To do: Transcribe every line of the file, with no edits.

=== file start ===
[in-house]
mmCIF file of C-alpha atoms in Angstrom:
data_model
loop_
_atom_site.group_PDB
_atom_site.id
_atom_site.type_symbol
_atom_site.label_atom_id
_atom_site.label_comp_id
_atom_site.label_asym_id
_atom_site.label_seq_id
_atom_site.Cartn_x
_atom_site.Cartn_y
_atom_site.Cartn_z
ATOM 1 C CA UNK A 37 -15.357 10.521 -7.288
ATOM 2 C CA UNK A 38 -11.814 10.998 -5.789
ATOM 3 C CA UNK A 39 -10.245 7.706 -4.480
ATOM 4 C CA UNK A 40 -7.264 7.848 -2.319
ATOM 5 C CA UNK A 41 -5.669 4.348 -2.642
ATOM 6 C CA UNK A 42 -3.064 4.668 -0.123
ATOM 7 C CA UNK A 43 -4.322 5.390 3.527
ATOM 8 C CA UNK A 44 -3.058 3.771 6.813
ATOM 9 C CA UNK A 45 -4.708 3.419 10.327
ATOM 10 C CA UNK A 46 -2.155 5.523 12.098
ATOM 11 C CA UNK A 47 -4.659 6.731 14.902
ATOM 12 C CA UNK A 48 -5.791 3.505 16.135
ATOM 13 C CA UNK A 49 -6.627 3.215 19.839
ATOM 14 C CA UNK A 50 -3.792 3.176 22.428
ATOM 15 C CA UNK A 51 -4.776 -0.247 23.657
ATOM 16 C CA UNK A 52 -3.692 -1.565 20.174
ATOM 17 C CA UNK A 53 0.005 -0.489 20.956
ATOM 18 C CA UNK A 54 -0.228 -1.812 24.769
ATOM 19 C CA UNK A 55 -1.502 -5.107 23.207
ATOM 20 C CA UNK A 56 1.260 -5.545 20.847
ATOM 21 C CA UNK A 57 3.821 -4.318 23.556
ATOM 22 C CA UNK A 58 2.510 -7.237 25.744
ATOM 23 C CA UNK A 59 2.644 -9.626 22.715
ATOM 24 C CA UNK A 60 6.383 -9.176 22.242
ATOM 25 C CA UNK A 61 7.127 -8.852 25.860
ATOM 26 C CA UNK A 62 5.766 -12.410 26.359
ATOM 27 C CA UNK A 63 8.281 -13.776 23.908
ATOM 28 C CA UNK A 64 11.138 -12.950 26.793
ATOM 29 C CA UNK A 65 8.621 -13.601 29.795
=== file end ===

[in-house]
mmCIF file of C-alpha atoms in Angstrom:
data_model
loop_
_atom_site.group_PDB
_atom_site.id
_atom_site.type_symbol
_atom_site.label_atom_id
_atom_site.label_comp_id
_atom_site.label_asym_id
_atom_site.label_seq_id
_atom_site.Cartn_x
_atom_site.Cartn_y
_atom_site.Cartn_z
ATOM 1 C CA UNK A 37 -15.357 10.521 -7.288
ATOM 2 C CA UNK A 38 -11.814 10.998 -5.789
ATOM 3 C CA UNK A 39 -10.245 7.706 -4.480
ATOM 4 C CA UNK A 40 -7.264 7.848 -2.319
ATOM 5 C CA UNK A 41 -5.669 4.348 -2.642
ATOM 6 C CA UNK A 42 -3.064 4.668 -0.123
ATOM 7 C CA UNK A 43 -4.322 5.390 3.527
ATOM 8 C CA UNK A 44 -3.058 3.771 6.813
ATOM 9 C CA UNK A 45 -4.708 3.419 10.327
ATOM 10 C CA UNK A 46 -2.155 5.523 12.098
ATOM 11 C CA UNK A 47 -4.659 6.731 14.902
ATOM 12 C CA UNK A 48 -5.791 3.505 16.135
ATOM 13 C CA UNK A 49 -6.627 3.215 19.839
ATOM 14 C CA UNK A 50 -3.792 3.176 22.428
ATOM 15 C CA UNK A 51 -4.776 -0.247 23.657
ATOM 16 C CA UNK A 52 -3.692 -1.565 20.174
ATOM 17 C CA UNK A 53 0.005 -0.489 20.956
ATOM 18 C CA UNK A 54 -0.228 -1.812 24.769
ATOM 19 C CA UNK A 55 -1.502 -5.107 23.207
ATOM 20 C CA UNK A 56 1.260 -5.545 20.847
ATOM 21 C CA UNK A 57 3.821 -4.318 23.556
ATOM 22 C CA UNK A 58 2.510 -7.237 25.744
ATOM 23 C CA UNK A 59 2.644 -9.626 22.715
ATOM 24 C CA UNK A 60 6.383 -9.176 22.242
ATOM 25 C CA UNK A 61 7.127 -8.852 25.860
ATOM 26 C CA UNK A 62 5.766 -12.410 26.359
ATOM 27 C CA UNK A 63 8.281 -13.776 23.908
ATOM 28 C CA UNK A 64 11.138 -12.950 26.793
ATOM 29 C CA UNK A 65 8.621 -13.601 29.795